Sure, the weather’s great, but those prices suck. A motorist fills up in San Rafael, Calif. in June. (Photo by Justin Sullivan/Getty Images)
Much of the country has topped the $4 per gallon average for all blends of gasoline, but Houston and much of Texas remains just below that threshold … at least for now.
Wednesday’s data from AAA: $3.96 for regular unleaded. (Texas remains one of the few states sub-$4, along with Alabama, Arkansas, Iowa, Kansas, Louisiana, Missouri, Mississippi, New Jersey, Oklahoma, South Carolina and Tennessee.)
$4 may seem like an inevitability, but today’s Department of Energy petroleum status report might help slow down the approach of that dreaded milestone. According to a summary of the report by FBR Capital Markets:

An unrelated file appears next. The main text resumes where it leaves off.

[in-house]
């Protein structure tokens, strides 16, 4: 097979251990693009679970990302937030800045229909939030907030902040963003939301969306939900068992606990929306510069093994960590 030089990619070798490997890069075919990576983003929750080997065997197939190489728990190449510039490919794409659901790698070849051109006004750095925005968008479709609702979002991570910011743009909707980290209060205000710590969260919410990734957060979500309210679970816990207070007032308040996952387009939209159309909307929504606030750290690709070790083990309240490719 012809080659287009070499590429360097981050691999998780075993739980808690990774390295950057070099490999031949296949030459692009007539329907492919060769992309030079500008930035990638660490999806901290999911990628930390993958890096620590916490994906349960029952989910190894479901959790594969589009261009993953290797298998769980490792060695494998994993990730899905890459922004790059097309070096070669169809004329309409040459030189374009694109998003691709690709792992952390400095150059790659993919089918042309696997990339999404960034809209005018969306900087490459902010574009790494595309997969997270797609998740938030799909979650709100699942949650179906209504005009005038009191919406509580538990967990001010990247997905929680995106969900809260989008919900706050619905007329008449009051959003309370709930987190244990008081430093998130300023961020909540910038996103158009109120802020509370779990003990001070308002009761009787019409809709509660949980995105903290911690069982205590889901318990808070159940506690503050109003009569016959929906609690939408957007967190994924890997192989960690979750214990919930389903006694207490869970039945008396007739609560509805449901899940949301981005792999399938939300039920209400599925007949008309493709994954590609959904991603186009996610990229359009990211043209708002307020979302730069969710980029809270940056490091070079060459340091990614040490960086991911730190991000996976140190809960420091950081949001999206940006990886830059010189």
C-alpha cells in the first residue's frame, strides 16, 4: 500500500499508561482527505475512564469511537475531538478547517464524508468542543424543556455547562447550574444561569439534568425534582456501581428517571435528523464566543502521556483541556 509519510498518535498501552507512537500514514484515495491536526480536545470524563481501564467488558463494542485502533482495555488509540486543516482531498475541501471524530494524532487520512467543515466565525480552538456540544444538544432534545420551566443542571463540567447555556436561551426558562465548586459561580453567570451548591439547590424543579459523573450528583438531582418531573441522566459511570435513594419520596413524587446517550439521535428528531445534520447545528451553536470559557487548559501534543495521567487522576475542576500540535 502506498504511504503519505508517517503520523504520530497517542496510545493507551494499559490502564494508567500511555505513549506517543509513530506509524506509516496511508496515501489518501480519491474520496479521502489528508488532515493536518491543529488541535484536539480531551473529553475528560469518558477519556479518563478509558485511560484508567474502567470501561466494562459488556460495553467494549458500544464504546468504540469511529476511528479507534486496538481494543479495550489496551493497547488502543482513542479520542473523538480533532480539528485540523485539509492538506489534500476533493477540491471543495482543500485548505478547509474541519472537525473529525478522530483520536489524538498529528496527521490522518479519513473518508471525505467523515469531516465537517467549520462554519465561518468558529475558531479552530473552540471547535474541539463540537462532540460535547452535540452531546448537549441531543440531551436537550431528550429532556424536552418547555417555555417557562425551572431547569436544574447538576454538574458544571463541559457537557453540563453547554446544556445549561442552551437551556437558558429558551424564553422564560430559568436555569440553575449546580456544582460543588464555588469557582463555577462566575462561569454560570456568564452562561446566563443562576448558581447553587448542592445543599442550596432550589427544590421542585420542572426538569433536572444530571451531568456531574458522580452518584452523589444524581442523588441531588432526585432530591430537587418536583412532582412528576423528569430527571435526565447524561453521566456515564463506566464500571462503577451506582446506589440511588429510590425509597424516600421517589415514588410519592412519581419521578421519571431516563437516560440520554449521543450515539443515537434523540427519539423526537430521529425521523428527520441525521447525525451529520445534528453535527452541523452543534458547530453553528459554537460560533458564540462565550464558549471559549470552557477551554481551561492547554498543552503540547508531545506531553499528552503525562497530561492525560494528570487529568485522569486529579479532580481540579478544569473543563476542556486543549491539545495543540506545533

“Wednesday’s DOE petroleum status report, for the week ended July 4, 2008, was negative for the refiners as U.S. gasoline inventories rose above expectations, primarily due to weak demand trends. Over the past four weeks, U.S. gasoline consumption has averaged 2.1% (200,000 bpd) below comparable year-ago levels. With the U.S. average retail pump price currently $4.11/gallon (up from $2.98/gallon this time last year) and the summer driving season half over, we expect that refining margins and stocks will remain weak through the rest of this year. “
Can Houston dodge the bullet?
*** UPDATE ***
Thursday’s regular unleaded price in Houston is down slightly: $3.936 per gallon. A trend? An anomaly?